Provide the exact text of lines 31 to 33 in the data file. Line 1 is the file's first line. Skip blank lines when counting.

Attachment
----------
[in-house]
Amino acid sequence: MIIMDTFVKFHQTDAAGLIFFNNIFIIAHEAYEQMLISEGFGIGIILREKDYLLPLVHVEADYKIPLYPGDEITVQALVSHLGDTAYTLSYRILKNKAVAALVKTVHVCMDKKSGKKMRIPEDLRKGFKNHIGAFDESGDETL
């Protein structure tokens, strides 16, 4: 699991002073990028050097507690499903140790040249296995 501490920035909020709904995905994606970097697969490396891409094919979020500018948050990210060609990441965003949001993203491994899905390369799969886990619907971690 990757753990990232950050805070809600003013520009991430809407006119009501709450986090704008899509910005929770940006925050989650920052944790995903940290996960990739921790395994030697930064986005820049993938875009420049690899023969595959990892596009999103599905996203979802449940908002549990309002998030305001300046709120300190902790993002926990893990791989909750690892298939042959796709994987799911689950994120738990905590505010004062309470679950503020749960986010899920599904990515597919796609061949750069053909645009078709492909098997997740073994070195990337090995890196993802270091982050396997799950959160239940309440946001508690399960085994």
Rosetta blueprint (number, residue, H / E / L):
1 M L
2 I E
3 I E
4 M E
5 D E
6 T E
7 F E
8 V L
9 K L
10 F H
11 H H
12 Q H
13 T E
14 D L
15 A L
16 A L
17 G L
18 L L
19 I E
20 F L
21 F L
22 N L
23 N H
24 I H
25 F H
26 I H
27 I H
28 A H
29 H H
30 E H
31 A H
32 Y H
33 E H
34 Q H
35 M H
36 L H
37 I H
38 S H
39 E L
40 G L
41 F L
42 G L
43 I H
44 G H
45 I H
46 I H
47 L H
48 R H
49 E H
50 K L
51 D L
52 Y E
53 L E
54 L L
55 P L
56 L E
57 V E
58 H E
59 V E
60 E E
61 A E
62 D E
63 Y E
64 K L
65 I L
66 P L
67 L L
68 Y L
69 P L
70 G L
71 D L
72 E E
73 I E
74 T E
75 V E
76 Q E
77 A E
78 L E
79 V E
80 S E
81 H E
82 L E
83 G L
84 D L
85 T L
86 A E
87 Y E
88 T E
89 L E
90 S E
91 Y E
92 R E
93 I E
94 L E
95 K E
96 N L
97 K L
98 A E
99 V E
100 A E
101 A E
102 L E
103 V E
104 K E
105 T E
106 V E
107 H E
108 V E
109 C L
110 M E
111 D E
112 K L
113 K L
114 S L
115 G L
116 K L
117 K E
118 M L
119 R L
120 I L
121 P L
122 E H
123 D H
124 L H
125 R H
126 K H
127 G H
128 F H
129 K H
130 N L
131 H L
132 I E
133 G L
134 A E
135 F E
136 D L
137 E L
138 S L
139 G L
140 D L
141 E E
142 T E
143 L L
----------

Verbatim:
27 I H
28 A H
29 H H